My Poland Adventure

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The Hotel Bristol, built in the early 20th century, was one of the few buildings to survive WWII. It was used by the Nazis as a VIP hotel. The Hotel was owned by Jan Paderewski (an important post WWI statesman and a musician - his hotel suite still remains and is used by the hotel). Its charming Art Deco style is intriguing, it’s staff is helpful, and the rooms are spacious. Currently they are in the process of updating all the bathrooms to have walk-in showers, rather than tub/shower combos. The Hotel is an easy 10 minute walk to the old town area, and sits on a limited use street, so taxis and shuttle service will drop you off on the corner, where it’s short walk to the entrance. Next door to the hotel is the Radziwill Palace, which serves off and on as Poland’s “White House”.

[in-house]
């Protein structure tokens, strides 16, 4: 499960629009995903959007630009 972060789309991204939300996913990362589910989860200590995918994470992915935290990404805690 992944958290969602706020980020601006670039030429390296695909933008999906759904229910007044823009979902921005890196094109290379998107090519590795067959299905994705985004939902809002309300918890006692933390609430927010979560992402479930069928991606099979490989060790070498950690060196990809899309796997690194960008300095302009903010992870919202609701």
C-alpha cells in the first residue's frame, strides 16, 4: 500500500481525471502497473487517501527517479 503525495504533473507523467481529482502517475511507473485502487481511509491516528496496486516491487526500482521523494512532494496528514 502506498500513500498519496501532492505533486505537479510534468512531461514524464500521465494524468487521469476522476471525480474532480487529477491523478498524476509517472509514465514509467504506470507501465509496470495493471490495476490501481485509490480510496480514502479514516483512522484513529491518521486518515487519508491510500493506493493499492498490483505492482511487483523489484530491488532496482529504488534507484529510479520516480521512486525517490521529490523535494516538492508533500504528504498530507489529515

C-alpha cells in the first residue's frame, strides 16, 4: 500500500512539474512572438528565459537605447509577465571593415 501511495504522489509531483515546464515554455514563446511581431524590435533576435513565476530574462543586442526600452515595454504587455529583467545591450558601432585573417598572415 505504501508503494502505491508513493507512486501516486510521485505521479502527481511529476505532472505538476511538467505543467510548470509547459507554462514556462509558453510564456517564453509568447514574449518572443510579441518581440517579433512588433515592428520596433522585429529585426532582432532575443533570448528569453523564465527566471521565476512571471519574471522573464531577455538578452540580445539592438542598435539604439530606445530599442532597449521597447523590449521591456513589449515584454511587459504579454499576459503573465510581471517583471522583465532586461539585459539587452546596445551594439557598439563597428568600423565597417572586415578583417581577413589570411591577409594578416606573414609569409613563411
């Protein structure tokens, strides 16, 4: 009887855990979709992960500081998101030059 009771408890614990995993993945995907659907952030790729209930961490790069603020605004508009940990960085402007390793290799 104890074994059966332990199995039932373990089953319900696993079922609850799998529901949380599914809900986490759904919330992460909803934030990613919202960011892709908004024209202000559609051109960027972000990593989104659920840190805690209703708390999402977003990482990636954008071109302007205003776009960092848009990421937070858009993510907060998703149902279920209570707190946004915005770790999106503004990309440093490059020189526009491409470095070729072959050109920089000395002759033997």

South of the city center is Park Lazienkowski, on its outskirts sits the smaller “White House” and occasional residence of the country’s president. The park is huge and hosts Chopin concerts in the summer. Wander around and enjoy the buildings, buy a treat, feed the pet-like squirrels, take pictures of the proud peacocks, admire the architecture, and take note of the Palace on the Water.